PTEN Hamartoma Tumor Syndrome
What is PTEN hamartoma tumor syndrome?
The PTEN hamartoma tumor syndrome (PHTS) includes Cowden syndrome (CS), Bannayan-Riley-Ruvalcaba syndrome (BRRS), PTEN-related Proteus syndrome (PS), and Proteus-like syndrome.
The following text is taken from the Genetics Home Reference (update pending):
Bannayan-Riley-Ruvalcaba syndrome is a genetic condition characterized by a large head size (macrocephaly), multiple noncancerous tumors and tumor-like growths called hamartomas, and dark freckles on the penis in males. The signs and symptoms of Bannayan-Riley-Ruvalcaba syndrome are present from birth or become apparent in early childhood.
At least half of affected infants have macrocephaly, and many also have a high birth weight and a large body size (macrosomia). Growth usually slows during childhood, so affected adults are of normal height and body size. About half of all children with Bannayan-Riley-Ruvalcaba syndrome have intellectual disability or delayed development, particularly the development of speech and of motor skills such as sitting, crawling, and walking. These delays may improve with age.
About half of all people with Bannayan-Riley-Ruvalcaba syndrome develop hamartomas in their intestines, known as hamartomatous polyps. Other noncancerous growths often associated with Bannayan-Riley-Ruvalcaba syndrome include fatty tumors called lipomas and angiolipomas that develop under the skin. Some affected individuals also develop hemangiomas, which are red or purplish growths that consist of tangles of abnormal blood vessels. People with Bannayan-Riley-Ruvalcaba syndrome may also have an increased risk of developing certain cancers, although researchers are still working to determine the cancer risks associated with this condition.
Other signs and symptoms that have been reported in people with Bannayan-Riley-Ruvalcaba syndrome include weak muscle tone (hypotonia) and other muscle abnormalities, thyroid problems, and seizures. Skeletal abnormalities have also been described with this condition, including an unusually large range of joint movement (hyperextensibility), abnormal side-to-side curvature of the spine (scoliosis), and a sunken chest (pectus excavatum).
The features of Bannayan-Riley-Ruvalcaba syndrome overlap with those of another disorder called Cowden syndrome. People with Cowden syndrome develop hamartomas and other noncancerous growths; they also have an increased risk of developing certain types of cancer. Both conditions can be caused by mutations in the PTEN gene. Some people with Bannayan-Riley-Ruvalcaba syndrome have had relatives diagnosed with Cowden syndrome, and other individuals have had the characteristic features of both conditions. Based on these similarities, researchers have proposed that Bannayan-Riley-Ruvalcaba syndrome and Cowden syndrome represent a spectrum of overlapping features known as PTEN hamartoma tumor syndrome instead of two distinct conditions.
Cowden syndrome is a disorder characterized by multiple noncancerous, tumor-like growths called hamartomas and an increased risk of developing certain cancers.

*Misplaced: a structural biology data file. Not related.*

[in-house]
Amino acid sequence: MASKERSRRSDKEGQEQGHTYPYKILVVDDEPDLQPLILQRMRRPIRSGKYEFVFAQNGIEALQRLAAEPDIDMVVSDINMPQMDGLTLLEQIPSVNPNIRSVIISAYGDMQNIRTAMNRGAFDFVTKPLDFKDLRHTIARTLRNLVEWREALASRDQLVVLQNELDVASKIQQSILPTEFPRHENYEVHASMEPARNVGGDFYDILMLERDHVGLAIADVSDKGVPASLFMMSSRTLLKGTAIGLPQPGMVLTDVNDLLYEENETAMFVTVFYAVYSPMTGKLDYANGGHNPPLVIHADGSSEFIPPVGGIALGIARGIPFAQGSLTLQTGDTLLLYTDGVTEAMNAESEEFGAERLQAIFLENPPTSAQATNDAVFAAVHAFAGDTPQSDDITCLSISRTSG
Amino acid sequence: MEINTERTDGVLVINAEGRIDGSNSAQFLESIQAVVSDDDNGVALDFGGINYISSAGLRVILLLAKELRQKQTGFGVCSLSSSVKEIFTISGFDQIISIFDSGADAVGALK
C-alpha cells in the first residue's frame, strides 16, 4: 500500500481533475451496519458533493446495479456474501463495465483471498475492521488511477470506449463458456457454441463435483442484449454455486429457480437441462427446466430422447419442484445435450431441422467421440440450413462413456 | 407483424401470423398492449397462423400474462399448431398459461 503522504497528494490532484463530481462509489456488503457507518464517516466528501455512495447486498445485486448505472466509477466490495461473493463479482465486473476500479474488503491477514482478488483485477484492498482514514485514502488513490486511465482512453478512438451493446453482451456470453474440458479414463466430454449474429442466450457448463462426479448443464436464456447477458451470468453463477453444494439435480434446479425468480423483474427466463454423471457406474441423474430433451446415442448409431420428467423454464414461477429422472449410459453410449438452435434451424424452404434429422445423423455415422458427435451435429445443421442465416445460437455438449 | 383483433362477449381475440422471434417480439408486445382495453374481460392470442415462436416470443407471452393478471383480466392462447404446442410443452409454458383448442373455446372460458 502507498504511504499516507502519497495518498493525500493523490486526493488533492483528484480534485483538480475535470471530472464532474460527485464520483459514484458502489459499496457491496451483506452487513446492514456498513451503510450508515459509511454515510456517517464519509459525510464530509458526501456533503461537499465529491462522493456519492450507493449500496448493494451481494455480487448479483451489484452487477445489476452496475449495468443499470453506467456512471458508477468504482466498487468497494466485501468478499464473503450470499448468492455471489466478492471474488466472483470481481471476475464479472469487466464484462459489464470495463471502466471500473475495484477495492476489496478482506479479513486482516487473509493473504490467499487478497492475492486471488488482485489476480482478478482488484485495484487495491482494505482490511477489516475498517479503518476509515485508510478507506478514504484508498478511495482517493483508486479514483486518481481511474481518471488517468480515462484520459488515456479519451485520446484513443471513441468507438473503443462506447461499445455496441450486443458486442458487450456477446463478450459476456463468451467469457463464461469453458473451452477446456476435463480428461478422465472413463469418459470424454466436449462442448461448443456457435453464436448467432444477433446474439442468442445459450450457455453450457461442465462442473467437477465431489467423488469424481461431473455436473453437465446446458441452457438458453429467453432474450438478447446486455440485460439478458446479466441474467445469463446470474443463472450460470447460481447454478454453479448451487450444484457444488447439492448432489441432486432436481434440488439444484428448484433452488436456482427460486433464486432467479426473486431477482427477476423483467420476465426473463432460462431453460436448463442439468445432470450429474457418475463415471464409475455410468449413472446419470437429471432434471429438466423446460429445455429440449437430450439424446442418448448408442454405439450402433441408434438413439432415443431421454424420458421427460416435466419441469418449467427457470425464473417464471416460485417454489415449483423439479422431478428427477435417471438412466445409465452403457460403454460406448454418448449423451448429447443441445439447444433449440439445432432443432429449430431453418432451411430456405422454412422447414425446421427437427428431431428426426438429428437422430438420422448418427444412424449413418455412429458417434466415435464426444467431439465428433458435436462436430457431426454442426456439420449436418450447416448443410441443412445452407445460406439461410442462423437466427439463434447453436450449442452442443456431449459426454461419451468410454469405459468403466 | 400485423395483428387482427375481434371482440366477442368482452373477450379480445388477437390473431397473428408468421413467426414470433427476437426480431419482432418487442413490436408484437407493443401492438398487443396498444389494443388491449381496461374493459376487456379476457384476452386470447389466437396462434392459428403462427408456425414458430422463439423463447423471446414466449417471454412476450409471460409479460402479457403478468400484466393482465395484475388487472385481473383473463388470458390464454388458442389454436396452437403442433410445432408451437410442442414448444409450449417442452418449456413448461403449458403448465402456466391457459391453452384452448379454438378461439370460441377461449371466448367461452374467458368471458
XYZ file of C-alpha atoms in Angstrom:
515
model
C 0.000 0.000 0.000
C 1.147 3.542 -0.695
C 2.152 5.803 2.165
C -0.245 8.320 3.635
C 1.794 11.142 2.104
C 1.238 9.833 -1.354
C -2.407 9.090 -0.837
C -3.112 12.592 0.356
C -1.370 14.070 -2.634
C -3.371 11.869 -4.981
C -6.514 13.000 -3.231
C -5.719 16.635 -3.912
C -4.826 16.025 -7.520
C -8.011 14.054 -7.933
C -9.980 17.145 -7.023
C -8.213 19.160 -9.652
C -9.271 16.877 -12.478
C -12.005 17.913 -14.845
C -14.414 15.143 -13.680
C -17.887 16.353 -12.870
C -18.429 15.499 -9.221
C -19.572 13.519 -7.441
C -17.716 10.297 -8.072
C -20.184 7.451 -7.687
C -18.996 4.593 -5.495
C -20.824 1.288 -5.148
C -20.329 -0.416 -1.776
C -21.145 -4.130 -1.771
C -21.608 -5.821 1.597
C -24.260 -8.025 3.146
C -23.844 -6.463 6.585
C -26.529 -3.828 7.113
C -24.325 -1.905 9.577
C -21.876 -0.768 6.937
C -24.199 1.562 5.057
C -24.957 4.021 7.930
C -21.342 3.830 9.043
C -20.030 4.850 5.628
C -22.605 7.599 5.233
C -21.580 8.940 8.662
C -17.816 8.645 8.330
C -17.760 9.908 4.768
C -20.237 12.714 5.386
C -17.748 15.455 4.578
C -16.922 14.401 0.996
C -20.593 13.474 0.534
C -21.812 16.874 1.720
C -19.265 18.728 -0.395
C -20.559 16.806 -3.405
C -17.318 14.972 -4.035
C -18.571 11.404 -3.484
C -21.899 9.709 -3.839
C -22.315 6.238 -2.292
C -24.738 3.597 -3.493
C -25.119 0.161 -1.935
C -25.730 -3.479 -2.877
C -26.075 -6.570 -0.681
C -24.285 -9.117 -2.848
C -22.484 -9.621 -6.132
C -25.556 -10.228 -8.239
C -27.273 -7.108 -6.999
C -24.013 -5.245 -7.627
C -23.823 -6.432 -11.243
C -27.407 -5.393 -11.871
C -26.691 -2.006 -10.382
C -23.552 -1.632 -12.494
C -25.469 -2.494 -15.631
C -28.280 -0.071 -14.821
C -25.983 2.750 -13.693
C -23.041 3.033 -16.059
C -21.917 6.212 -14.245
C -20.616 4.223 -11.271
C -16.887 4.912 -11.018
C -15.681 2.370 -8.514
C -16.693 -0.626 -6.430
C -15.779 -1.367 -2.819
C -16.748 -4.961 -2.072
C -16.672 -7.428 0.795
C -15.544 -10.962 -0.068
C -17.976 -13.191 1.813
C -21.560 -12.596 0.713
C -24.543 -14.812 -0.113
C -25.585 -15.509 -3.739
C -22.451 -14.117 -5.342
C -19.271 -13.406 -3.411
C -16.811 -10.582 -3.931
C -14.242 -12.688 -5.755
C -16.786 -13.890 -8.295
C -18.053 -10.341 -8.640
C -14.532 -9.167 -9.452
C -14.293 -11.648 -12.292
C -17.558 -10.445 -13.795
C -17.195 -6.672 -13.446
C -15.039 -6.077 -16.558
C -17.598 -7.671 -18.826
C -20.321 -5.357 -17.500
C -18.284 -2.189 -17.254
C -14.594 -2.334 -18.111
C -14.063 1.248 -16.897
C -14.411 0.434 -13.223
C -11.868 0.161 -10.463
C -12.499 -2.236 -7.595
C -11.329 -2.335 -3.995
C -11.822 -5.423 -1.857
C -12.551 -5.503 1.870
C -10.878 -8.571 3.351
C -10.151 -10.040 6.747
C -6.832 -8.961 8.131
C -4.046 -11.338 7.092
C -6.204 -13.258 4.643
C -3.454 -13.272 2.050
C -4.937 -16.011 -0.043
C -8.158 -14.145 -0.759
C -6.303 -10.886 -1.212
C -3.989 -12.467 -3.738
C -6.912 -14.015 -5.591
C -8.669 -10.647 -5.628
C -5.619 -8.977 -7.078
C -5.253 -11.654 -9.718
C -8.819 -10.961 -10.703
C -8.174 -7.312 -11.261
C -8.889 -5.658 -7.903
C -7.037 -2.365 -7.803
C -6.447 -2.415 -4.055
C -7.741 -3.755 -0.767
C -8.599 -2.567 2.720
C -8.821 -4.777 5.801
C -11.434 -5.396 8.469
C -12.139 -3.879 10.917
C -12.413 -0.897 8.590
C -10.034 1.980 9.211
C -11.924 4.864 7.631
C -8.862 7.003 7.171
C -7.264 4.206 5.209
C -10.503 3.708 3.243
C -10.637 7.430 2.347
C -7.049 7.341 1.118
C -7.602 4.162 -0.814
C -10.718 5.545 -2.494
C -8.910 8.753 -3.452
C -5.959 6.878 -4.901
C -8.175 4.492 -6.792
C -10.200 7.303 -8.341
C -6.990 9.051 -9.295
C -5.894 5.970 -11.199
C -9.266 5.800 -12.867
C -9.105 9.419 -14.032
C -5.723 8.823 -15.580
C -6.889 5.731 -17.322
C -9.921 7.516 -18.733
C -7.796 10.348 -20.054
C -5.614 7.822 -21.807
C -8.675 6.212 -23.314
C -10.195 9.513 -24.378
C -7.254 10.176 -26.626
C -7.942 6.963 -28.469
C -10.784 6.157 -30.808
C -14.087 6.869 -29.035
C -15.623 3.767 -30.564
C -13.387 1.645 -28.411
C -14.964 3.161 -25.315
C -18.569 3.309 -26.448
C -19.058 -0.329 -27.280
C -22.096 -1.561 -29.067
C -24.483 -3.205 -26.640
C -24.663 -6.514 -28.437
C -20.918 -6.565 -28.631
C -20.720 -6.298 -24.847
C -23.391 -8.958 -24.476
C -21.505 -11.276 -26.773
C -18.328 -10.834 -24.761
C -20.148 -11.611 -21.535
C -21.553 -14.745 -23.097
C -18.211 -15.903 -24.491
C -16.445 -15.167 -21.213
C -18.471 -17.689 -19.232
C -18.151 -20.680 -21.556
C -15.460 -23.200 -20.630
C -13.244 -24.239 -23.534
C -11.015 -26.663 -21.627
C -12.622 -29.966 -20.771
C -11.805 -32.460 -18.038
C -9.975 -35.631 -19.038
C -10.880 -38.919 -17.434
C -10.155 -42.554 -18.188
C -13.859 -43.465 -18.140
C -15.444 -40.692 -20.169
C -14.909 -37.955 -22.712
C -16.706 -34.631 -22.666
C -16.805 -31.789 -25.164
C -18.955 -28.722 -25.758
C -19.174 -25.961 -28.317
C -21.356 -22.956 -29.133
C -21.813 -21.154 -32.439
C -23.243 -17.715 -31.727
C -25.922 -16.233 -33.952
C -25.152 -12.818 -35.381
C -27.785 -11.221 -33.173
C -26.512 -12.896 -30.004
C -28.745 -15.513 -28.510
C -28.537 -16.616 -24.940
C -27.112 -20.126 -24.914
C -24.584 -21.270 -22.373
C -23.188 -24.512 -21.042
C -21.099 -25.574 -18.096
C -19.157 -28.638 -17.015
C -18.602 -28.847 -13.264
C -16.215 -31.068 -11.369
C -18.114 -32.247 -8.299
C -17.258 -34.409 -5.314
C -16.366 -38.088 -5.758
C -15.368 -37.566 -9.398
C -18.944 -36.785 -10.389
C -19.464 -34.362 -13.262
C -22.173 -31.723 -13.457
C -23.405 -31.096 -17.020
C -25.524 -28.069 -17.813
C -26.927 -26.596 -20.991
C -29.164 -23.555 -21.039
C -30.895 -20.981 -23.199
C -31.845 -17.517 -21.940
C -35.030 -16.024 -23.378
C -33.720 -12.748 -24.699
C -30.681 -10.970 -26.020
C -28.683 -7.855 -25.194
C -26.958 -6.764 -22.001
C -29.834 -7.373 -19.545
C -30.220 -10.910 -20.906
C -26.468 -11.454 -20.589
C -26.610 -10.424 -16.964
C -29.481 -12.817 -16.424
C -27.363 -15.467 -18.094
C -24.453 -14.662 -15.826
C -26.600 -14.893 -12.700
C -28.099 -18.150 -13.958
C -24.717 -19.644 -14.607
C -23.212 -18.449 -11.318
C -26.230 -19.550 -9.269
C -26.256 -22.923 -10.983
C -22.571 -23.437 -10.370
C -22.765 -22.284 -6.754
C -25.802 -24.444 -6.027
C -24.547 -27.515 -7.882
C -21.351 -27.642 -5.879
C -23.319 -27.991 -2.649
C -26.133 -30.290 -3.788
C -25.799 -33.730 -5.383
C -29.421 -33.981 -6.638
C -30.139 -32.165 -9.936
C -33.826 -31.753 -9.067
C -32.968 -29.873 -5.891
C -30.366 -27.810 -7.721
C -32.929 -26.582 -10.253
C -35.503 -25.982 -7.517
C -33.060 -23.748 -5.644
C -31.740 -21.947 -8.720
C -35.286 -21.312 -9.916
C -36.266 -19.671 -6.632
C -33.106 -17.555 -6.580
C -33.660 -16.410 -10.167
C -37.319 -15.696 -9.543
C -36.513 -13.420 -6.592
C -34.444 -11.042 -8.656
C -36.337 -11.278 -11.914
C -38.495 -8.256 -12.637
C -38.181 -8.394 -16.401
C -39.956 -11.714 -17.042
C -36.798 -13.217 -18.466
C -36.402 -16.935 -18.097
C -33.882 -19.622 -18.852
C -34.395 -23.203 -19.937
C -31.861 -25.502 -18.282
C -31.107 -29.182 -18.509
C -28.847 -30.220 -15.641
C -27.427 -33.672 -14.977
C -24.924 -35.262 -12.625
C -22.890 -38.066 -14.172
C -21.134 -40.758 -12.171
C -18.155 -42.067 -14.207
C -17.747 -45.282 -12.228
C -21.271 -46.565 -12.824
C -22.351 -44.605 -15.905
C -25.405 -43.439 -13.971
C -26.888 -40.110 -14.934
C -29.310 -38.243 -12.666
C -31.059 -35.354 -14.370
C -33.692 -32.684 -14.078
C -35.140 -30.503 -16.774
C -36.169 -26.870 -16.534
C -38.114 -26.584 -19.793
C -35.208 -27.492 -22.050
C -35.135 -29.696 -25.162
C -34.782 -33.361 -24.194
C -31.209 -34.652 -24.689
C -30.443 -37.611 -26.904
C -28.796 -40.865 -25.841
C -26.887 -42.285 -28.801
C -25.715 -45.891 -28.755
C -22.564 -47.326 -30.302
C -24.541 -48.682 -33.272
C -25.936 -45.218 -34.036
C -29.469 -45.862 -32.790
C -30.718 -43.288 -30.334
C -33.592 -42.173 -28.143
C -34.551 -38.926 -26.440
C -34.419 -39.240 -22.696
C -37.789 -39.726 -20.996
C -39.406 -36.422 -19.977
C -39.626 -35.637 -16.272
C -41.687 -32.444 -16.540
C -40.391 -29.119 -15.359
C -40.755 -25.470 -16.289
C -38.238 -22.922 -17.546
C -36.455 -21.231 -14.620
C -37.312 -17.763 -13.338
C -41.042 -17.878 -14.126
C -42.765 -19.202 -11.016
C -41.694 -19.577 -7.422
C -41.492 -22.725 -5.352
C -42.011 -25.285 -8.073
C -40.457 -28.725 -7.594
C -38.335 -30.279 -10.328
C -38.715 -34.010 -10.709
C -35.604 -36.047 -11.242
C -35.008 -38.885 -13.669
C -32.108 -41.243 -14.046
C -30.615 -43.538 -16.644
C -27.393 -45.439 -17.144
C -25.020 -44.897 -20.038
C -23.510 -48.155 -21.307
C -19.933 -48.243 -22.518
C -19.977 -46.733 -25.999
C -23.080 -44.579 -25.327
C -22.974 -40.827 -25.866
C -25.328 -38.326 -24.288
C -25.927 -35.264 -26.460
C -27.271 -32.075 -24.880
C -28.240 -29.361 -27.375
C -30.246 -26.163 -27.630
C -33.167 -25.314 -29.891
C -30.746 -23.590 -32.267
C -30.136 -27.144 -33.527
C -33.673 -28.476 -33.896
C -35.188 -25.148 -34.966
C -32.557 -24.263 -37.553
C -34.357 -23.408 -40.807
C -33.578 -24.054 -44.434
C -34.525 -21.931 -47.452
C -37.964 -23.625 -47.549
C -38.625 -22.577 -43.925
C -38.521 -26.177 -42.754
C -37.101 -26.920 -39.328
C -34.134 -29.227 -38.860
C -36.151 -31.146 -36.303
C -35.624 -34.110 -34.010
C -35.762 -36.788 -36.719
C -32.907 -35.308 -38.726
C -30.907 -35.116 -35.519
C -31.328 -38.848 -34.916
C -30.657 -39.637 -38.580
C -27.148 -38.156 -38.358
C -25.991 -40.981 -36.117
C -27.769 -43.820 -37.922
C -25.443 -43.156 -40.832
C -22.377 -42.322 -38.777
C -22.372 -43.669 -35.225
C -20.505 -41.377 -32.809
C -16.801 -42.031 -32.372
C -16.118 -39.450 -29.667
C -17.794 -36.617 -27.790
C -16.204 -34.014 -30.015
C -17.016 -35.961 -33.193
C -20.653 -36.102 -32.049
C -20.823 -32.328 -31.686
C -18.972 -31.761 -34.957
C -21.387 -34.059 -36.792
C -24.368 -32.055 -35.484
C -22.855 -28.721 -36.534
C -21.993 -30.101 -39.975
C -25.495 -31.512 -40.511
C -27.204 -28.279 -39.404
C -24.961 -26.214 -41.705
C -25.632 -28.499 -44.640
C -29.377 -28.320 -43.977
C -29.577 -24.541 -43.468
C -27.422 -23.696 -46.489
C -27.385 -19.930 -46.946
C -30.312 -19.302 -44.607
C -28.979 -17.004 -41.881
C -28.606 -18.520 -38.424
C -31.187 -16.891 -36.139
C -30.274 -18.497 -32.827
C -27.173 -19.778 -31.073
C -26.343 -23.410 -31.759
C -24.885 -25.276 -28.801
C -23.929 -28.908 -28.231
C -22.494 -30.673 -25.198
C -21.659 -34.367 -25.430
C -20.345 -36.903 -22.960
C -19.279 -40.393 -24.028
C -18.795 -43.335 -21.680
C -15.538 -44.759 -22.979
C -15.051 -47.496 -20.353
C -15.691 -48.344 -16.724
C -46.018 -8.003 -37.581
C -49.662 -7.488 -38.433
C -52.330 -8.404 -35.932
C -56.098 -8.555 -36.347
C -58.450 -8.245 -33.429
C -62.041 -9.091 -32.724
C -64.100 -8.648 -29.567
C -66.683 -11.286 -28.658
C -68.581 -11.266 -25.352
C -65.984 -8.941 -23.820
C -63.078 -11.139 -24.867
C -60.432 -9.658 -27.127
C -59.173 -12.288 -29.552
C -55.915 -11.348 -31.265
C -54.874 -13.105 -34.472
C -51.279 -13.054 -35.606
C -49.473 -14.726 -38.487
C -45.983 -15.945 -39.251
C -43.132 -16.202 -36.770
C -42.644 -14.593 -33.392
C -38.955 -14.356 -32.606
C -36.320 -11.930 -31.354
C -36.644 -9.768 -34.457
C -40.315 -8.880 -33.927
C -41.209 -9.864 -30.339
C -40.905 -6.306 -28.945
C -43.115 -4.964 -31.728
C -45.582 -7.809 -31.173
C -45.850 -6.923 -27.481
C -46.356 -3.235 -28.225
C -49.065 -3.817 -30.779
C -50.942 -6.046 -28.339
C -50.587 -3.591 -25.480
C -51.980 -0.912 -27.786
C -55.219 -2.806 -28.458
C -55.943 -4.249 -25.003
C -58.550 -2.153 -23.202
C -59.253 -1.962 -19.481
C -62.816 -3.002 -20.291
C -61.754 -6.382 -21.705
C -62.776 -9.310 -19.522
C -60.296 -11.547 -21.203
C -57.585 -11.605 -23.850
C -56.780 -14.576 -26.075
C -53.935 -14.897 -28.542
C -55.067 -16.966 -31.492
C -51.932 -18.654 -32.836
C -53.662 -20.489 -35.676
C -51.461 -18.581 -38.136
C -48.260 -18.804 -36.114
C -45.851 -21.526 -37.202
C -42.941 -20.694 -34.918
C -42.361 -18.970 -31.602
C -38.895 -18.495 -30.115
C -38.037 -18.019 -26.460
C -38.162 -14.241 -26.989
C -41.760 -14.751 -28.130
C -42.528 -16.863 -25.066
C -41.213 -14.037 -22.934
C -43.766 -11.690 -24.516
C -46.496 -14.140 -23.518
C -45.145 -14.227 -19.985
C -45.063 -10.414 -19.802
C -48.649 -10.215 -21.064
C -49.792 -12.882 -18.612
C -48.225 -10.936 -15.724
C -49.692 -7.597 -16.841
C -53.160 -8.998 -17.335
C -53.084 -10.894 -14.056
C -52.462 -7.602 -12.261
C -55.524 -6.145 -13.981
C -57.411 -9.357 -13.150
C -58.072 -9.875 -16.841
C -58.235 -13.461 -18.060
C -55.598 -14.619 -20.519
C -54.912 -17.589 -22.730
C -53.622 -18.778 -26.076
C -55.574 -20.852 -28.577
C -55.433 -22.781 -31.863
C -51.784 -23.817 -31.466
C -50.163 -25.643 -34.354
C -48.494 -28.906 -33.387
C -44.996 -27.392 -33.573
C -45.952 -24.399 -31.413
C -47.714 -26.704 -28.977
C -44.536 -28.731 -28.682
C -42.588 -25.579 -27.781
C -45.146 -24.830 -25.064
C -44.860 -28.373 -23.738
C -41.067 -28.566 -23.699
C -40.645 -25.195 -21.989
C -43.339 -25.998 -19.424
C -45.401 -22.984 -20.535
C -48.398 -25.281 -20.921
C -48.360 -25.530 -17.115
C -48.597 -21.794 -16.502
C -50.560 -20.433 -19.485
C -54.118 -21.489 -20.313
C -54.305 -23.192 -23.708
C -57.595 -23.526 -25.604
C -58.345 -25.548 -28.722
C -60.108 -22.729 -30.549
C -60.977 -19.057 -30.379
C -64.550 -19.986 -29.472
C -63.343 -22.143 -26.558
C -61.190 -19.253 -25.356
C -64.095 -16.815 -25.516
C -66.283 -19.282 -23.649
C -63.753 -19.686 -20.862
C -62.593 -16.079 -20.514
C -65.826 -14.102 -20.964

Almost everyone with Cowden syndrome develops hamartomas. These growths are most commonly found on the skin and mucous membranes (such as the lining of the mouth and nose), but they can also occur in the intestine and other parts of the body. The growth of hamartomas on the skin and mucous membranes typically becomes apparent by a person's late twenties.
Cowden syndrome is associated with an increased risk of developing several types of cancer, particularly cancers of the breast, a gland in the lower neck called the thyroid, and the lining of the uterus (the endometrium). Other cancers that have been identified in people with Cowden syndrome include colorectal cancer, kidney cancer, and a form of skin cancer called melanoma. Compared with the general population, people with Cowden syndrome develop these cancers at younger ages, often beginning in their thirties or forties. Other diseases of the breast, thyroid, and endometrium are also common in Cowden syndrome. Additional signs and symptoms can include an enlarged head (macrocephaly) and a rare, noncancerous brain tumor called Lhermitte-Duclos disease. A small percentage of affected individuals have delayed development or intellectual disability.
The features of Cowden syndrome overlap with those of another disorder called Bannayan-Riley-Ruvalcaba syndrome. People with Bannayan-Riley-Ruvalcaba syndrome also develop hamartomas and other noncancerous tumors. Both conditions can be caused by mutations in the PTEN gene. Some people with Cowden syndrome have had relatives diagnosed with Bannayan-Riley-Ruvalcaba syndrome, and other individuals have had the characteristic features of both conditions. Based on these similarities, researchers have proposed that Cowden syndrome and Bannayan-Riley-Ruvalcaba syndrome represent a spectrum of overlapping features known as PTEN hamartoma tumor syndrome instead of two distinct conditions.
Some people have some of the characteristic features of Cowden syndrome, particularly the cancers associated with this condition, but do not meet the strict criteria for a diagnosis of Cowden syndrome. These individuals are often described as having Cowden-like syndrome.